Mike Wierzbicki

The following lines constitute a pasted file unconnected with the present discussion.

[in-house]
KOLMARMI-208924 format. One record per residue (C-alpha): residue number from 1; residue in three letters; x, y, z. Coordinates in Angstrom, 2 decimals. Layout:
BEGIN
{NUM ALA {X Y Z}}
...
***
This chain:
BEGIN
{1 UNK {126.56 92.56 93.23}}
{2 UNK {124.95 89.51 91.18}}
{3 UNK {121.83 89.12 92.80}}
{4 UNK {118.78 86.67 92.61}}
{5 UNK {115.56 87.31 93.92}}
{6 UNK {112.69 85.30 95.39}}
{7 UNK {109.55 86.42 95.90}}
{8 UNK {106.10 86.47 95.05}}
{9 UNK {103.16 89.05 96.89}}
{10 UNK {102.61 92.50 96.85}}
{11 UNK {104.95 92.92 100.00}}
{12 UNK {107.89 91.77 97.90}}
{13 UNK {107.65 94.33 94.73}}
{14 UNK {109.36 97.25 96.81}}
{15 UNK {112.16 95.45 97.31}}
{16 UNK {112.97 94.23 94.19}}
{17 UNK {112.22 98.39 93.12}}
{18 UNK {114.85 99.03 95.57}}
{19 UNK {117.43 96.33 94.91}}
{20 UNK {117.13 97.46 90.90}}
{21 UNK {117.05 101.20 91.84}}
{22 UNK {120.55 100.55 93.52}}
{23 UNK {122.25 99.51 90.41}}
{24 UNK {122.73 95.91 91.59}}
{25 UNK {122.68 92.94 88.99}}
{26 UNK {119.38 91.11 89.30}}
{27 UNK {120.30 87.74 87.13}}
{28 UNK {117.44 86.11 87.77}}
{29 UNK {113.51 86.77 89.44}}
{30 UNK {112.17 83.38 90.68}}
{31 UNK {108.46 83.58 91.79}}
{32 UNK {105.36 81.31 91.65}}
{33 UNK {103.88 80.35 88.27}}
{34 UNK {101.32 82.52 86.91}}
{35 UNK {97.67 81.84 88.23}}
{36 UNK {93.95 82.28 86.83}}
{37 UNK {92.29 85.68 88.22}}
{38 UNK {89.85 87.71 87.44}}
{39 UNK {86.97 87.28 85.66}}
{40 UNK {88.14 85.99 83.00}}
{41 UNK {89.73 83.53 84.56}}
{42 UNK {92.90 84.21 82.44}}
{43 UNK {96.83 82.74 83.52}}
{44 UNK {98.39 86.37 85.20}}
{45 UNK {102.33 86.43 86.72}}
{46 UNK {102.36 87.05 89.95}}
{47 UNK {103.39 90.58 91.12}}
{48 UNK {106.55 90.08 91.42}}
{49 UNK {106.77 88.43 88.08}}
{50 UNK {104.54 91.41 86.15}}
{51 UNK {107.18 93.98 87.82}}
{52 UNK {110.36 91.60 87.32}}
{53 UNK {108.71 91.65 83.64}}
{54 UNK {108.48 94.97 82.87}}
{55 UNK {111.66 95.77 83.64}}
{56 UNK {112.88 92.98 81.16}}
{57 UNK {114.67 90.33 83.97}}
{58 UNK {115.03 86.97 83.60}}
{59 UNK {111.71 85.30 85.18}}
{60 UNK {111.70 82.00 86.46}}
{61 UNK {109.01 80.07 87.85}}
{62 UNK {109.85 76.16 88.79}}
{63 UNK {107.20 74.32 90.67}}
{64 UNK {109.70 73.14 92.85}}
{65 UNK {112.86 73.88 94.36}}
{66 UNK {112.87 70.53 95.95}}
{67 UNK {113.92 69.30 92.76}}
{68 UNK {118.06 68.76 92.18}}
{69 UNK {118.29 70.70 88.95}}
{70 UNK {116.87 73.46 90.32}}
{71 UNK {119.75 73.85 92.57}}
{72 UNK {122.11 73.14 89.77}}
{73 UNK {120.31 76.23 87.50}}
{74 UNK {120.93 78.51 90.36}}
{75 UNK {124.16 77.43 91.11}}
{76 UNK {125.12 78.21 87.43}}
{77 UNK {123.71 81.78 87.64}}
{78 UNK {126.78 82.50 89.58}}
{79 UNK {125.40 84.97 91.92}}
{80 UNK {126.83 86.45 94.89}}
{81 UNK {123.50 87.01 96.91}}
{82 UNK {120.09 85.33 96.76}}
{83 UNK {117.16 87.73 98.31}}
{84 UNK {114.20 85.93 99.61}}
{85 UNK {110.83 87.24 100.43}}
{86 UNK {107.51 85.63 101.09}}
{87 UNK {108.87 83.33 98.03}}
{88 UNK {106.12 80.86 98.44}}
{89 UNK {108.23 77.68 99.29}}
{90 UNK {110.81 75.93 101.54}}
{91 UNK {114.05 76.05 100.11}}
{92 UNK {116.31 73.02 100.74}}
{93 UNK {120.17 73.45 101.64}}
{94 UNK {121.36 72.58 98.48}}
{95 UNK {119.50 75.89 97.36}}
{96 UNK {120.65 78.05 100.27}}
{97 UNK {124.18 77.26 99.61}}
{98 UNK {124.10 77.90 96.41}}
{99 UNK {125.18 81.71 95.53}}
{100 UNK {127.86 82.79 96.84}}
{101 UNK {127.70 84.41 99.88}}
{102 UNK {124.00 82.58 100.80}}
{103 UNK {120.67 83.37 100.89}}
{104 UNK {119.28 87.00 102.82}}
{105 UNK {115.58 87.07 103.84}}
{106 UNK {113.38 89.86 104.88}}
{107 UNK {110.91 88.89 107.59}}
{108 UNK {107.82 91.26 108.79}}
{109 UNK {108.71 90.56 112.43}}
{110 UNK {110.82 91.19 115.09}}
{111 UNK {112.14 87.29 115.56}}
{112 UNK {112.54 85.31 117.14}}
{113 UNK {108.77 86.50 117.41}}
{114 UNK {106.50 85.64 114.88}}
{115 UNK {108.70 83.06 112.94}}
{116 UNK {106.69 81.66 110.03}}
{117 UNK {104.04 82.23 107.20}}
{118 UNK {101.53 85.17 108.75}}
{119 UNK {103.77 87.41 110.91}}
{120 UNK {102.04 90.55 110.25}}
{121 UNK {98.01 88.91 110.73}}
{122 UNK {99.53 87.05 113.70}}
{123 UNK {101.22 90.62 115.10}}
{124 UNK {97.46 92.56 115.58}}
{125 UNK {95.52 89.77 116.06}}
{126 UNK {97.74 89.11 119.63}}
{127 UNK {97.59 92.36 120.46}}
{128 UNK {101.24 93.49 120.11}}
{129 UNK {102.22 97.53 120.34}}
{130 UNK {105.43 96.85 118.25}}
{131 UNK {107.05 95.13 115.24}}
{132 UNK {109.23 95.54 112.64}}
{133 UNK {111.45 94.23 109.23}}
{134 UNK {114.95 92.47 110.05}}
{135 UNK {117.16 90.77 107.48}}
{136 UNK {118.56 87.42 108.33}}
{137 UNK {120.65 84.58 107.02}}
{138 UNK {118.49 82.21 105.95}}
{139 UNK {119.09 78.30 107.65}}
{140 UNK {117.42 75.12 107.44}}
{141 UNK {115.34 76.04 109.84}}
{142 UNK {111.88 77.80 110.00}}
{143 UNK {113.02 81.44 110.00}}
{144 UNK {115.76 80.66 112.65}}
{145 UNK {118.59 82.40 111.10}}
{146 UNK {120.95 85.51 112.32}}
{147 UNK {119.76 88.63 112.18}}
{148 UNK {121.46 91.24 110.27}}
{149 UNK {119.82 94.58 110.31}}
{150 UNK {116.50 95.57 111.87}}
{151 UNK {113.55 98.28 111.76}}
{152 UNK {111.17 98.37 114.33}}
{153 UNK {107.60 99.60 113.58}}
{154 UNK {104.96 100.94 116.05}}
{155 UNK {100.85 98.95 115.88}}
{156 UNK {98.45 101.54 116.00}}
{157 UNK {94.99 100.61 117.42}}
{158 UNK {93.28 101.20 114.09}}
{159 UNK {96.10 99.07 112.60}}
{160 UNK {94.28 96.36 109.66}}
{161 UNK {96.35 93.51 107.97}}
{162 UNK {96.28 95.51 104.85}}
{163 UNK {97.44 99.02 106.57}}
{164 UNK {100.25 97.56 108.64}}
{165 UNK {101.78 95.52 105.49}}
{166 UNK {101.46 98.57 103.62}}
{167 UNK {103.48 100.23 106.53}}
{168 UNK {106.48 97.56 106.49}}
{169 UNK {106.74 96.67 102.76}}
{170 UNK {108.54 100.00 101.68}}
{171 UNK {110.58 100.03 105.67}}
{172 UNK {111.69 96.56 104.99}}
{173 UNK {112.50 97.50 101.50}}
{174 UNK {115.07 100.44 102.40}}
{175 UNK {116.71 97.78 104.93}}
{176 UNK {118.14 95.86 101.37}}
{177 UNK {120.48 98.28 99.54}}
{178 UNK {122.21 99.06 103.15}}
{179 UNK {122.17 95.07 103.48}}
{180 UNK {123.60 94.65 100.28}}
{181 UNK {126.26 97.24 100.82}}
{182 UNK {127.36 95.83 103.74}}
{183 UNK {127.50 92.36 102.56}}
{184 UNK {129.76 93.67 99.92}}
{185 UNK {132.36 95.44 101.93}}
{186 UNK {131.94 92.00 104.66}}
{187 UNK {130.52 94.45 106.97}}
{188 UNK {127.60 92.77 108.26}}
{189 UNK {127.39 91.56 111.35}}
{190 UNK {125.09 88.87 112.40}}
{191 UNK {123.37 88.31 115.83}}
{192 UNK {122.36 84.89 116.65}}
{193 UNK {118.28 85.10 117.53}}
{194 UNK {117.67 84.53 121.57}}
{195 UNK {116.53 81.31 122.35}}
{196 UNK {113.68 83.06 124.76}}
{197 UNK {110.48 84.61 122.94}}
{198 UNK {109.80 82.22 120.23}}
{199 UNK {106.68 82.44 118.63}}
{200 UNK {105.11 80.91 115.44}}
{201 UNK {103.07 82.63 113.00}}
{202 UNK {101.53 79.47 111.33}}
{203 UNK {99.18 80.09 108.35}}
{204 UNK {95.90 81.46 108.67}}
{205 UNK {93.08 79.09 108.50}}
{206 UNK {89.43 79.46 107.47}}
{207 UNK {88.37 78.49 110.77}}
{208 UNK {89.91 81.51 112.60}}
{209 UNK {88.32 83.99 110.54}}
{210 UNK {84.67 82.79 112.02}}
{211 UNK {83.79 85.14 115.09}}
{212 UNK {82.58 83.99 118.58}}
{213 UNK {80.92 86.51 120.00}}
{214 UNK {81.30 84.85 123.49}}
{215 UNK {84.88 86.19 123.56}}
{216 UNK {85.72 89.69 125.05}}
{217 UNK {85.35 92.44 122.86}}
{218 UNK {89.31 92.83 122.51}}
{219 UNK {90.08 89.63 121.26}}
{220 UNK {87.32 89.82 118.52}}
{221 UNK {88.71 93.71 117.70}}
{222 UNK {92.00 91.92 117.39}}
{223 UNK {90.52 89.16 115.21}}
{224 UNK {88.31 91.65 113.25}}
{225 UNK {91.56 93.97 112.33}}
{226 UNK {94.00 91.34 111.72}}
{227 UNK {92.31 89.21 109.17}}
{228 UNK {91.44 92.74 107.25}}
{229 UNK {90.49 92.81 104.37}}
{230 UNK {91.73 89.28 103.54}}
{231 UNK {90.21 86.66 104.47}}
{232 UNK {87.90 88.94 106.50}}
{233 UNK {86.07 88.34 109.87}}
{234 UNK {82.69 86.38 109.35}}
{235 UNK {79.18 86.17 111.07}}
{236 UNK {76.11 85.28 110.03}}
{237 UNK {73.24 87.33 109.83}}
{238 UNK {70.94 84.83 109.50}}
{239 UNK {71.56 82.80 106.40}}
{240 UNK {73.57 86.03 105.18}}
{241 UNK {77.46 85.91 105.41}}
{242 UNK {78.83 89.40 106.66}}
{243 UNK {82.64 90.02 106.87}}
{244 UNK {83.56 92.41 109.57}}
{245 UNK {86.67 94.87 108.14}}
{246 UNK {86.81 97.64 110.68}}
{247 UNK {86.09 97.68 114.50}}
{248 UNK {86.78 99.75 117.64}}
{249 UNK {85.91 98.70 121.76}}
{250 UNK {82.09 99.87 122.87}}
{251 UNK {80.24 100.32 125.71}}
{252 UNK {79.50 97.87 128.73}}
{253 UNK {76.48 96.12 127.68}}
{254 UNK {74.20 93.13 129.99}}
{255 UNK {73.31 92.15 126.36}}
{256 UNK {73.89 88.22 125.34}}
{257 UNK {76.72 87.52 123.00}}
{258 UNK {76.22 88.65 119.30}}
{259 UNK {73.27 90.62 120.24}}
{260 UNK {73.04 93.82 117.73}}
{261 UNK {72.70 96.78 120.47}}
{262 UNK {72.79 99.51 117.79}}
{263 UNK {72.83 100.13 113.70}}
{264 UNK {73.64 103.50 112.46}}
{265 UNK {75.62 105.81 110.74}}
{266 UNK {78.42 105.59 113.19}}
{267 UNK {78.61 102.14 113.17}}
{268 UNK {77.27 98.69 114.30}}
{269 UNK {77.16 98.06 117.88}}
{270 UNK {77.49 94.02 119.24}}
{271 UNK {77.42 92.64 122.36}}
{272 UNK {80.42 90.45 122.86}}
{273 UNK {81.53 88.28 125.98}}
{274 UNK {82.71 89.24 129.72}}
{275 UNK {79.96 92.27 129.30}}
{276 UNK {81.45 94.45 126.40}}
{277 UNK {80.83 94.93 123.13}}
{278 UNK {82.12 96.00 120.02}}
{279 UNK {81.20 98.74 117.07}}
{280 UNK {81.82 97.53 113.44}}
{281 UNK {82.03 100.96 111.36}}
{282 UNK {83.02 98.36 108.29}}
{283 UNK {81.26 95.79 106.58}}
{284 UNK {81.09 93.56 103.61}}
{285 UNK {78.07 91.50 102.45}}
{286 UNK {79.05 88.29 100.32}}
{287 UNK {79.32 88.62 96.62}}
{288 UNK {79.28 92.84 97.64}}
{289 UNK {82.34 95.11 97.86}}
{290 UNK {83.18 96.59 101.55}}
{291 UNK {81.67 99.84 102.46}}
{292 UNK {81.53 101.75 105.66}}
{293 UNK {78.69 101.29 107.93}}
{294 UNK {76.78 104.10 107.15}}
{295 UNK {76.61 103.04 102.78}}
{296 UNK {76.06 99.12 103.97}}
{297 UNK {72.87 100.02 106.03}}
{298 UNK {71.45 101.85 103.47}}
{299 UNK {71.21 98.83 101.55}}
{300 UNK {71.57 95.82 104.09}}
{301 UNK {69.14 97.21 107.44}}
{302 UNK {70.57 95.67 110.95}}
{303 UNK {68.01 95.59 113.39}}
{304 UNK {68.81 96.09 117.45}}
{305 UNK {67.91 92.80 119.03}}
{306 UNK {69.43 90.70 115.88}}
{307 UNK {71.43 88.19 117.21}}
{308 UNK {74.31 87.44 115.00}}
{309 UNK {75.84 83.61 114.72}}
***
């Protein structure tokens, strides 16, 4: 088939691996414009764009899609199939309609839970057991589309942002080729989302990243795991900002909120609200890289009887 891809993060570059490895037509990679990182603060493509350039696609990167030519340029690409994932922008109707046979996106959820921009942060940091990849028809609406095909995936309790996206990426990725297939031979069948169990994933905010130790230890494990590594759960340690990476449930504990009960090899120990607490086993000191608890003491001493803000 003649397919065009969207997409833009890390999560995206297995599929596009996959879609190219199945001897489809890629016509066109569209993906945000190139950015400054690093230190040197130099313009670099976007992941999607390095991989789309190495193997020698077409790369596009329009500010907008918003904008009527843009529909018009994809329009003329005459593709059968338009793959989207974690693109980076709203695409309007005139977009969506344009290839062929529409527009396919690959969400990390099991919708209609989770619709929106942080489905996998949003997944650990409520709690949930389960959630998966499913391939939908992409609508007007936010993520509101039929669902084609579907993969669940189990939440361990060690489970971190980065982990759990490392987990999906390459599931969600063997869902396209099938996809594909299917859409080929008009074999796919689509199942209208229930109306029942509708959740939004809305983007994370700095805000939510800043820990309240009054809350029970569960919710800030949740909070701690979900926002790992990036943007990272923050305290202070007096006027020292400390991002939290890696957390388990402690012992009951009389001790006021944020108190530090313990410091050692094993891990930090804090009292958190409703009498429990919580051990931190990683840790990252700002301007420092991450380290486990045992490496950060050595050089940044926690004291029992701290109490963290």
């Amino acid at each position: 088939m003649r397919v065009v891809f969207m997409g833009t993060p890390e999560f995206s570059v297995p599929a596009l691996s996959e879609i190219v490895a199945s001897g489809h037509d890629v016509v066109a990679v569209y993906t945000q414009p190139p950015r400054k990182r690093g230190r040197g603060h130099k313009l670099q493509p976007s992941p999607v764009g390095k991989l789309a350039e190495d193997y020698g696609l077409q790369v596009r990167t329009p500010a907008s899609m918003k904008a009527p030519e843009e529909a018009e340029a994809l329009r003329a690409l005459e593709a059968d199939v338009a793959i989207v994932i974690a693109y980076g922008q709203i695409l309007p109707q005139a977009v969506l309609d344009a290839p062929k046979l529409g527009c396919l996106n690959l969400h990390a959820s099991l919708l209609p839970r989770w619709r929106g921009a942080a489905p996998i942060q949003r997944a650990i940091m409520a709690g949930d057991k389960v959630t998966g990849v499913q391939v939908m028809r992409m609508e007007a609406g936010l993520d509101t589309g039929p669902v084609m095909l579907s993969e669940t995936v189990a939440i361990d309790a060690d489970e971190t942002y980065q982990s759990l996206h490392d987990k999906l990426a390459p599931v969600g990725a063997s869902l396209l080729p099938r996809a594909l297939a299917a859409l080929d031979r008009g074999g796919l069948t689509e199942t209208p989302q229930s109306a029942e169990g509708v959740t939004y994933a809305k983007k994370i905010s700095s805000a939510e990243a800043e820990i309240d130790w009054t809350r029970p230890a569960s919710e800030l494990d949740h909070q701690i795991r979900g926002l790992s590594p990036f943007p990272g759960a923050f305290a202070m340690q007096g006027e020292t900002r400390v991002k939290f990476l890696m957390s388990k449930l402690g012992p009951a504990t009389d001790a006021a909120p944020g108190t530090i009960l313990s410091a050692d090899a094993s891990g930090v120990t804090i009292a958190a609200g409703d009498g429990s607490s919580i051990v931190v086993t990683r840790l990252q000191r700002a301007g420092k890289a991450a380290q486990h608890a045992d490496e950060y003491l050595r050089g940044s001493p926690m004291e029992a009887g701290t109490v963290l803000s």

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 Oct 19 comment Finding a constant k such that P(X+Y) = 0.05 +1. I tried the double integration way and kept getting stuck on my limits of integration (Il-Bhima's solution is basically what I tried to do). Drawing a pic of the problem is often a useful trick to try -- it can really simplify the problem. Oct 19 comment Finding a constant k such that P(X+Y) = 0.05 I retract my answer and point you towards: www-stat.stanford.edu/~susan/courses/s116/node114.html The way I wrote it should work, but there was something subtle I was missing. Oct 19 comment $\frac{d}{dx}(b^TAx)$ where $b, x \in R^{n\times 1}$ and $A \in R^{n\times n}$ Wikipedia's article on Matrix calculus may help with the definition of vector derivatives. Oct 19 awarded Nice Question Oct 19 awarded Student Oct 19 asked Hilbert's 19th problem: Why do we care? Oct 18 comment biased Maximum Likelihood estimation MLEs are not required to be unbiased. I'm confused as to what you're asking. Oct 18 revised Covariance of bi-variate normal distribution re-Fixed LaTeX and added normal distribution tag Oct 18 suggested approved edit on Covariance of bi-variate normal distribution Oct 18 comment an independent probability problem Your #1 and #2 are the same. Oct 18 revised Convergence in probability of Sn / n Replaced 'the easiest' way with 'one way' since I don't know for sure if it's the easiest way Oct 18 answered Convergence in probability of Sn / n Oct 17 awarded Vox Populi Oct 17 awarded Suffrage Oct 17 revised Limit of $x\left(\left(1 + \frac{1}{x}\right)^x - e\right)$ when $x\to\infty$ Converted his math to LaTeX. Added limit tag as its a limit question. Oct 17 suggested approved edit on Limit of $x\left(\left(1 + \frac{1}{x}\right)^x - e\right)$ when $x\to\infty$ Oct 16 comment What is the relationship of $\mathcal{L}_1$ (total variation) distance to hypothesis testing? It's an Asymptotics course taught by Mark Low. No textbook, though. We basically discuss a lot of the research he's done in the last 15 or so years, so his publications would be the equivalent of the course textbook. Oct 15 awarded Citizen Patrol Oct 15 comment How to prove $n < n!$ if $n > 2$ by induction? Is the ''suppose it's true for all $k\leq n$'' necessary in the way you proved it? Seems you only need to suppose it's true for k to prove it's true for k+1. That is, is strong induction necessary for this? Oct 15 awarded Editor